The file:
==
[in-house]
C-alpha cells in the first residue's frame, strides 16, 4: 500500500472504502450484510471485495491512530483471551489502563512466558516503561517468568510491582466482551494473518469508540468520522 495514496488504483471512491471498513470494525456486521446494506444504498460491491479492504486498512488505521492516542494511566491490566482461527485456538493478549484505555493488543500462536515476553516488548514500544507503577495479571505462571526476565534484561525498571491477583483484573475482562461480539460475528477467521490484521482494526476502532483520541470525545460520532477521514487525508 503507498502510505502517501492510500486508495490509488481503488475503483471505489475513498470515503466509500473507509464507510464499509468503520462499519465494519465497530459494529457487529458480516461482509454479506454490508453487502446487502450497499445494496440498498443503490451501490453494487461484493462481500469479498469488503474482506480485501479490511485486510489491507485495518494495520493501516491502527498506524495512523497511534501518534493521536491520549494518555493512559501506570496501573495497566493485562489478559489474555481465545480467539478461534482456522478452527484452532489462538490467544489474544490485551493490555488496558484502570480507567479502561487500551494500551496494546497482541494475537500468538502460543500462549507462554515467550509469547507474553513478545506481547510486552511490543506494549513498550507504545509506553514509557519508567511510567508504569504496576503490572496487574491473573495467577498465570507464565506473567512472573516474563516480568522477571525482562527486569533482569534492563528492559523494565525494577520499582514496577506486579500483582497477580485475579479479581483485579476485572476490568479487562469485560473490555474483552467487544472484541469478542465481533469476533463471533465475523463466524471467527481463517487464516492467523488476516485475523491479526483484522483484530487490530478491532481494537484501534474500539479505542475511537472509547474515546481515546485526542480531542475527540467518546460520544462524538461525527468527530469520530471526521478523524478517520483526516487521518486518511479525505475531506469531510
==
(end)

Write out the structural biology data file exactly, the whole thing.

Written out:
[in-house]
C-alpha cells in the first residue's frame, strides 16, 4: 500500500472504502450484510471485495491512530483471551489502563512466558516503561517468568510491582466482551494473518469508540468520522 495514496488504483471512491471498513470494525456486521446494506444504498460491491479492504486498512488505521492516542494511566491490566482461527485456538493478549484505555493488543500462536515476553516488548514500544507503577495479571505462571526476565534484561525498571491477583483484573475482562461480539460475528477467521490484521482494526476502532483520541470525545460520532477521514487525508 503507498502510505502517501492510500486508495490509488481503488475503483471505489475513498470515503466509500473507509464507510464499509468503520462499519465494519465497530459494529457487529458480516461482509454479506454490508453487502446487502450497499445494496440498498443503490451501490453494487461484493462481500469479498469488503474482506480485501479490511485486510489491507485495518494495520493501516491502527498506524495512523497511534501518534493521536491520549494518555493512559501506570496501573495497566493485562489478559489474555481465545480467539478461534482456522478452527484452532489462538490467544489474544490485551493490555488496558484502570480507567479502561487500551494500551496494546497482541494475537500468538502460543500462549507462554515467550509469547507474553513478545506481547510486552511490543506494549513498550507504545509506553514509557519508567511510567508504569504496576503490572496487574491473573495467577498465570507464565506473567512472573516474563516480568522477571525482562527486569533482569534492563528492559523494565525494577520499582514496577506486579500483582497477580485475579479479581483485579476485572476490568479487562469485560473490555474483552467487544472484541469478542465481533469476533463471533465475523463466524471467527481463517487464516492467523488476516485475523491479526483484522483484530487490530478491532481494537484501534474500539479505542475511537472509547474515546481515546485526542480531542475527540467518546460520544462524538461525527468527530469520530471526521478523524478517520483526516487521518486518511479525505475531506469531510